JUL 05, 2020 12:33 PM PDT

Iron Build-up in Brain Linked to Alzheimer's

WRITTEN BY: Annie Lennon

Researchers from the Medical University of Graz in Austria have found a link between the build-up of iron in the brain's neocortex and cognitive decline in people with Alzheimer's disease.

Previous research has already established a link between unusually high levels of iron in the brain and Alzheimer's disease. In particular, iron deposits have been found to correlate with amyloid-beta accumulation, a protein that forms plaques between neurons in the brains of people with Alzheimer's and disrupts cell function. 

For the new study, the researchers developed a new MRI technique using a 3T MRI scanner, that allowed them to achieve an optimal trade-off between resolution and scan time, to best map iron deposits in different areas of the participants' brains. 

In particular, they used it to examine baseline levels of brain iron in 100 people with Alzheimer's disease and 100 healthy controls. Among those with Alzheimer's, 56 also underwent neuropsychological testing and brain MRI at an average follow-up time of 17 months. 

"We found indications of higher iron deposition in the deep gray matter and total neocortex, and regionally in temporal and occipital lobes, in Alzheimer's disease patients compared with age-matched healthy individuals," says Dr. Reinhold Schmidt, one of the study's co-authors.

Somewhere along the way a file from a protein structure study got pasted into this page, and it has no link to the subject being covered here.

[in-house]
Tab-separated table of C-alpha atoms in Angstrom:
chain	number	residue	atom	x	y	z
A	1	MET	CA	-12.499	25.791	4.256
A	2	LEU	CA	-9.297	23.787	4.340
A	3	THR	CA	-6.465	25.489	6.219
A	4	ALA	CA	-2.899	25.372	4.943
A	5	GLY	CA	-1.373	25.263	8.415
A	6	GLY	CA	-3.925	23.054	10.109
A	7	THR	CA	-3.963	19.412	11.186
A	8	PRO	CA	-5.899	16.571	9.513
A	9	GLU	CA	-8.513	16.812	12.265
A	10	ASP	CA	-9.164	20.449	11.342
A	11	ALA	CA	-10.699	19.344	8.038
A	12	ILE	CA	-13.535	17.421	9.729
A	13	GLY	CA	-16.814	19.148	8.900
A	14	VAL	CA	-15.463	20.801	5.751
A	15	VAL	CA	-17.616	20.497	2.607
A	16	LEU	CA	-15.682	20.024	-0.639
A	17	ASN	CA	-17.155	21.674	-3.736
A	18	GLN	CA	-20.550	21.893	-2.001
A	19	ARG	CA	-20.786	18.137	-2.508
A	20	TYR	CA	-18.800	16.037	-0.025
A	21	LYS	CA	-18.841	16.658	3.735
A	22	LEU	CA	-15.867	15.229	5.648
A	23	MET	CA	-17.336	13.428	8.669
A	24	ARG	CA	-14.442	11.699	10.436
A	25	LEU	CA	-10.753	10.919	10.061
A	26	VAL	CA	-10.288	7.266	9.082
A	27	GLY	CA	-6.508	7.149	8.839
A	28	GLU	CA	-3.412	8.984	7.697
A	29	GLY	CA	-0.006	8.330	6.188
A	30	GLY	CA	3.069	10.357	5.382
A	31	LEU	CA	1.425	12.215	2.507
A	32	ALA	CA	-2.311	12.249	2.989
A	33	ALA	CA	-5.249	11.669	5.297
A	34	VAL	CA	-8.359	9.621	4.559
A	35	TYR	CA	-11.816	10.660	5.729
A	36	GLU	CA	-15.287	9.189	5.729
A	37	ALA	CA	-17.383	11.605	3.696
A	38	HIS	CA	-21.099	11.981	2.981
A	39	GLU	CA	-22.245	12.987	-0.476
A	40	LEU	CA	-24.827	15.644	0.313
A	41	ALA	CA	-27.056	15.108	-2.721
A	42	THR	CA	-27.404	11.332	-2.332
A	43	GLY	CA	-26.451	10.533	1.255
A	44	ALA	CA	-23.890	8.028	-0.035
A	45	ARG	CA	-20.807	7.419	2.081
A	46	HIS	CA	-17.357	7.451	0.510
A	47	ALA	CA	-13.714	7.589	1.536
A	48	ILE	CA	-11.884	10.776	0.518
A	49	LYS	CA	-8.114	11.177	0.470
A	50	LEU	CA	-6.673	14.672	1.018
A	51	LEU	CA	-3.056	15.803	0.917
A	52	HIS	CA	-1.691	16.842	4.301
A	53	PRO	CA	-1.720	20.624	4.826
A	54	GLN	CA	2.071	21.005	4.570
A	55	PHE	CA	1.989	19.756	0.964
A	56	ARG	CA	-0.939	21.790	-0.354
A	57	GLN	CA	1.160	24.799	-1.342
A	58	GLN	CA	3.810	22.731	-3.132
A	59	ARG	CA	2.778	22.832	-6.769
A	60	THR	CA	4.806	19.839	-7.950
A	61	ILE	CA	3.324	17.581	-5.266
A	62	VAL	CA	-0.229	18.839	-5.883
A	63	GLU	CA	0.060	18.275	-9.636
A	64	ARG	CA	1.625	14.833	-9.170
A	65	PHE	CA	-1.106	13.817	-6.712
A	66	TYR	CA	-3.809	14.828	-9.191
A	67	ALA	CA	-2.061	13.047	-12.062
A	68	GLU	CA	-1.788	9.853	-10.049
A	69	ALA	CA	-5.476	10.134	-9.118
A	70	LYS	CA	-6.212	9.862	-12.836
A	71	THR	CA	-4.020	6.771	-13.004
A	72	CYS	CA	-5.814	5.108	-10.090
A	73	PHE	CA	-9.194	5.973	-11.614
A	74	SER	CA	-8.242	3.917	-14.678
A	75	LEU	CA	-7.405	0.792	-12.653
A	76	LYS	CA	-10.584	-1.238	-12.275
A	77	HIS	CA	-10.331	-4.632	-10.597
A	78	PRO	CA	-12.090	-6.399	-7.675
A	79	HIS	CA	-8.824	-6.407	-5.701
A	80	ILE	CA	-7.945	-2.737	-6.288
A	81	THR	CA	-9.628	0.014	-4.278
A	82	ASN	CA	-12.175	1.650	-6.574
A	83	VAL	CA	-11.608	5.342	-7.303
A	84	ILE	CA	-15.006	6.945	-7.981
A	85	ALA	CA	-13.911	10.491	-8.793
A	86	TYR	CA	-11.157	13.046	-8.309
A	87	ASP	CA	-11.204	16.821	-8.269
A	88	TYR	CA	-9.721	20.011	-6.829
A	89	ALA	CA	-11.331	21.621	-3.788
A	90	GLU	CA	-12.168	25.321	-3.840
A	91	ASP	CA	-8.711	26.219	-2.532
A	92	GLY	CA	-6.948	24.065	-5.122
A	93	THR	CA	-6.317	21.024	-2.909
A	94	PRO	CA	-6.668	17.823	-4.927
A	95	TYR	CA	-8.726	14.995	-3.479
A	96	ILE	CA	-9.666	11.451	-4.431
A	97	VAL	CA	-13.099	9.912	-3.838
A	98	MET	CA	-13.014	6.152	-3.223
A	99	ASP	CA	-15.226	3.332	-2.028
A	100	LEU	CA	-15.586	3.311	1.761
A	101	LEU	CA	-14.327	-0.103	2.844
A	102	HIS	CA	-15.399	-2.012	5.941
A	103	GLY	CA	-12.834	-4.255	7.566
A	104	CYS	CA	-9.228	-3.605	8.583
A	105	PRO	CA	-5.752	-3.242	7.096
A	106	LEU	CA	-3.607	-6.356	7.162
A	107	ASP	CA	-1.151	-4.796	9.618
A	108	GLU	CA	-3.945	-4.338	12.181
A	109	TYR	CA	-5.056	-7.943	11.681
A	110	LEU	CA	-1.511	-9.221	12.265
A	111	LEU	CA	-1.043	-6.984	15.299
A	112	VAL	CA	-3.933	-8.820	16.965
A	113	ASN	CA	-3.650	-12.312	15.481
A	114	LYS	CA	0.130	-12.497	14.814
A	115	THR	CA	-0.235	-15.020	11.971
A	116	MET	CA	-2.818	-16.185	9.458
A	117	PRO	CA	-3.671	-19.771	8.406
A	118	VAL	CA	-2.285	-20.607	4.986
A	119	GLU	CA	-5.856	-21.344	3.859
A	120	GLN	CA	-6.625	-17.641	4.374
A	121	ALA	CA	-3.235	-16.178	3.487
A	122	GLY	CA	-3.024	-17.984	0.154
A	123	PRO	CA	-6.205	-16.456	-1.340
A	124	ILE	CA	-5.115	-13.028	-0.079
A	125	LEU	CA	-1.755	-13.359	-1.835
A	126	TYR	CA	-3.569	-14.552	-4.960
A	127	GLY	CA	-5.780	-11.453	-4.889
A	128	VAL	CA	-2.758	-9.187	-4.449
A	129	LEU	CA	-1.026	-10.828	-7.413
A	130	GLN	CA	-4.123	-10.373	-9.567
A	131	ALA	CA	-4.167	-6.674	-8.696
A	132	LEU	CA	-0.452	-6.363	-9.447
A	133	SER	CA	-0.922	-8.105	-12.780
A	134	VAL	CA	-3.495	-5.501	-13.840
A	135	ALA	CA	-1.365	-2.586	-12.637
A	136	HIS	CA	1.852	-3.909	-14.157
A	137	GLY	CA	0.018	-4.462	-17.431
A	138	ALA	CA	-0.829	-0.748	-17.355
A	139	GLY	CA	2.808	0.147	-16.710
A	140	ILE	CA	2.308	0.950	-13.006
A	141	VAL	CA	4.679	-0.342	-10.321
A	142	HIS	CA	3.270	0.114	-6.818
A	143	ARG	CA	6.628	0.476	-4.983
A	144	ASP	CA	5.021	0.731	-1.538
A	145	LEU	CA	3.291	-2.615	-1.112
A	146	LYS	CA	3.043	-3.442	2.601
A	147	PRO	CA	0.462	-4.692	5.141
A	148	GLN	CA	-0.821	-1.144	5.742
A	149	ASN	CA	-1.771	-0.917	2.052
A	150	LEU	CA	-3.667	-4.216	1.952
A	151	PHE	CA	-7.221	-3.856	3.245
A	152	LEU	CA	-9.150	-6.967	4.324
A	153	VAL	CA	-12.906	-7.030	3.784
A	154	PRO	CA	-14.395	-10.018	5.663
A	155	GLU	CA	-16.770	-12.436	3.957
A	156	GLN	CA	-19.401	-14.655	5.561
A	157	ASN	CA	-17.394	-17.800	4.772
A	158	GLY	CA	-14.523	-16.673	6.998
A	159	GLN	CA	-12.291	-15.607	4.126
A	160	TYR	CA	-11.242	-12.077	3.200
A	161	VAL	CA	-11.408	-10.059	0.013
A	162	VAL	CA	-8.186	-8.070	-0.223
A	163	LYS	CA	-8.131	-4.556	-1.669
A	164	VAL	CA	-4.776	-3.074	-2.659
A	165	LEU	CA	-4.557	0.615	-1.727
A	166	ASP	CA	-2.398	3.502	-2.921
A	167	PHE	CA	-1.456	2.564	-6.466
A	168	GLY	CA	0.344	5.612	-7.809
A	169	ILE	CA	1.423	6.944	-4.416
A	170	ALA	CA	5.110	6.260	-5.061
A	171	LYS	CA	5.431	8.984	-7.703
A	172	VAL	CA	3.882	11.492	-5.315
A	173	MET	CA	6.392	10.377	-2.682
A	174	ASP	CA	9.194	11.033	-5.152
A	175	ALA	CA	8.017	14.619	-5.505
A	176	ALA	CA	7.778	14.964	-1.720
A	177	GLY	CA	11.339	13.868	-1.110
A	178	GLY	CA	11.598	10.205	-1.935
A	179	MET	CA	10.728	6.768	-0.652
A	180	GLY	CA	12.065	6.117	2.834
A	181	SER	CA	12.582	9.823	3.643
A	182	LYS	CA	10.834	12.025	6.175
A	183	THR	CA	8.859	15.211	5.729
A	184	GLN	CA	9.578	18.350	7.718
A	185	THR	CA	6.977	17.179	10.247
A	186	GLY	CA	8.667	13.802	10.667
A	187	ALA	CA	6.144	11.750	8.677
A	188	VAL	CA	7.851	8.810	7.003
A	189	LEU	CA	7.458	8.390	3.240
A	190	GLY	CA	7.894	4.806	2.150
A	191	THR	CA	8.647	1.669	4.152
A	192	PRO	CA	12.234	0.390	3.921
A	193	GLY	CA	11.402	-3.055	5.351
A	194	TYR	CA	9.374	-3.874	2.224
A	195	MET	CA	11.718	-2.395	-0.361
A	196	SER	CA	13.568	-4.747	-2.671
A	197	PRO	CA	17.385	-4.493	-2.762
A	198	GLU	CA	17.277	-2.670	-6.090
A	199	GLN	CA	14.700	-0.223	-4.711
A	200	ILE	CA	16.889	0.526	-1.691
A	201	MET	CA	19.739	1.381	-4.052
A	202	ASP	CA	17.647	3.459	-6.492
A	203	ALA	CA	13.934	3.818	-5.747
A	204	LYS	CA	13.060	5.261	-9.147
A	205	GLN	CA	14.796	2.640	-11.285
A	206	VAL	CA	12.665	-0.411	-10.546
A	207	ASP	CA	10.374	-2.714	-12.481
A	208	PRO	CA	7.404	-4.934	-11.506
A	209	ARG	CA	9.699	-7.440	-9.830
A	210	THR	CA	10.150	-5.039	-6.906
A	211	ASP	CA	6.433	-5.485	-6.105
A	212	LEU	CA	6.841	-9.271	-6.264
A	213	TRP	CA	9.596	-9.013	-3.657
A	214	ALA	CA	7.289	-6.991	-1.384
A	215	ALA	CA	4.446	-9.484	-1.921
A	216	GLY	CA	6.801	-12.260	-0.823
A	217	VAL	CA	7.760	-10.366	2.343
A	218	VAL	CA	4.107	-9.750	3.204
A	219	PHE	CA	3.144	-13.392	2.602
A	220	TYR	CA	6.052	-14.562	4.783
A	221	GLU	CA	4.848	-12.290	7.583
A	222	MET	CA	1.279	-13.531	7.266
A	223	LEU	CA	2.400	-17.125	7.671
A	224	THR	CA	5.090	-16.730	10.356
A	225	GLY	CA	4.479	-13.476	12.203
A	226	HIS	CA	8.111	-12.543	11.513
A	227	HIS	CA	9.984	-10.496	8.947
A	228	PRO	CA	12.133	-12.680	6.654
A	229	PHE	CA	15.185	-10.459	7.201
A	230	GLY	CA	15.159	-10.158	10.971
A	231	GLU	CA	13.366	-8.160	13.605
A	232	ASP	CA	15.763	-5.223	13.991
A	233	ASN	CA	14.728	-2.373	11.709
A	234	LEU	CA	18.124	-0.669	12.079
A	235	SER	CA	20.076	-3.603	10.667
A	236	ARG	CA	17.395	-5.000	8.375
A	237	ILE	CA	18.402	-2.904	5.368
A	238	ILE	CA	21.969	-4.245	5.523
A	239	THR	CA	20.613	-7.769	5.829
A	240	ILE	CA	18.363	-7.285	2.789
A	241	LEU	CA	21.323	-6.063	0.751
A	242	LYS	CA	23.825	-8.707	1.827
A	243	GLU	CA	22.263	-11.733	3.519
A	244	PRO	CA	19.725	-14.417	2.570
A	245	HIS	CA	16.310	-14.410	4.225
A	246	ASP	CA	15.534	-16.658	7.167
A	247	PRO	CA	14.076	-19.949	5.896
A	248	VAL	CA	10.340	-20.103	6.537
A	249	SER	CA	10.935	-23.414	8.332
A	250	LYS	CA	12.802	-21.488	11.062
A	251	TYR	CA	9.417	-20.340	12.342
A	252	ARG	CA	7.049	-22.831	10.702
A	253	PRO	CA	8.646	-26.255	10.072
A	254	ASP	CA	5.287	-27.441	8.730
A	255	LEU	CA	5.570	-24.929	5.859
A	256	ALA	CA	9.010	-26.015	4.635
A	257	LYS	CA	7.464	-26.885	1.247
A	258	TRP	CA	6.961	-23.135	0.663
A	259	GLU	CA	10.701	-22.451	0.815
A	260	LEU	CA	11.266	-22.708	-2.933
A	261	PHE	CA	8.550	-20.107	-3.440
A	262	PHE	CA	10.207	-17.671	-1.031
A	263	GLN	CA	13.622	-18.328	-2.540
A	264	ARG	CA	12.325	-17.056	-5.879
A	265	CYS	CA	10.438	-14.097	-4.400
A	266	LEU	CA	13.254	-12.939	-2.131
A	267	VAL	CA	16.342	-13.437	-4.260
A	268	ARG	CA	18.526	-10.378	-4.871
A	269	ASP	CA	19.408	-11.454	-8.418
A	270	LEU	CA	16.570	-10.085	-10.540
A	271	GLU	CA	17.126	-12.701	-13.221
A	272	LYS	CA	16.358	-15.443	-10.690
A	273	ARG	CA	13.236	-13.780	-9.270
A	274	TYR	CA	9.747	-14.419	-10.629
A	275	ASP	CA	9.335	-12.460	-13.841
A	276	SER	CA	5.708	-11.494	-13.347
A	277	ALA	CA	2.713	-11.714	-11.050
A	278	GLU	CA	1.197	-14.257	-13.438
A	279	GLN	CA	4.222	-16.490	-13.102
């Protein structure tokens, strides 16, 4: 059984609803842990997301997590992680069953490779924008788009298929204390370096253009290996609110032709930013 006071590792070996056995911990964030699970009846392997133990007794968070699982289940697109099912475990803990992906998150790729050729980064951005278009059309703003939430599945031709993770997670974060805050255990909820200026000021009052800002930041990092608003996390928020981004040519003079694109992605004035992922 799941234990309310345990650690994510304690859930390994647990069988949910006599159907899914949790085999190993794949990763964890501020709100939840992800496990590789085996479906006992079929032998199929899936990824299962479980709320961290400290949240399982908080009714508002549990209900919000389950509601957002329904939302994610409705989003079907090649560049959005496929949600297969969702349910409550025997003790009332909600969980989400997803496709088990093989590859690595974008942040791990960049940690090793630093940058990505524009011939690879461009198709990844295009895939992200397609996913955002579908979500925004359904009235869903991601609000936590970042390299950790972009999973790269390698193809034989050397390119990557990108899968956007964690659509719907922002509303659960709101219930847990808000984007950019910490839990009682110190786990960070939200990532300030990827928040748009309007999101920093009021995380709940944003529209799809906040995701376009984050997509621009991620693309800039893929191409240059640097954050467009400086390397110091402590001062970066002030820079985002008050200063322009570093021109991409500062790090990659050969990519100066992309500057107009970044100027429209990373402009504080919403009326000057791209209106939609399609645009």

Iron accumulation also was linked to cognitive deterioration independently of loss in brain volume. Furthermore, iron concentration changes in the temporal lobes were found to correlate with cognitive decline in those with Alzheimer's. 

Schmidt thus concludes that these results are in line with previous suggestions that high iron concentrations encourage amyloid-beta deposits to form alongside general neurotoxicity associated with Alzheimer's. 

The researchers are hopeful that their findings will inform the use of drugs, known as chelators, to reduce iron levels in the brain and body. They also hope that their MRI-based screening method will be used as a future diagnostic tool for Alzheimer's and to monitor treatment response. 

 

Sources: Neuroscience NewsTechnology Networks 

About the Author
  • Science writer with keen interests in technology and behavioral biology. Her current focus is on the interplay between these fields to create meaningful interactions, applications and environments.
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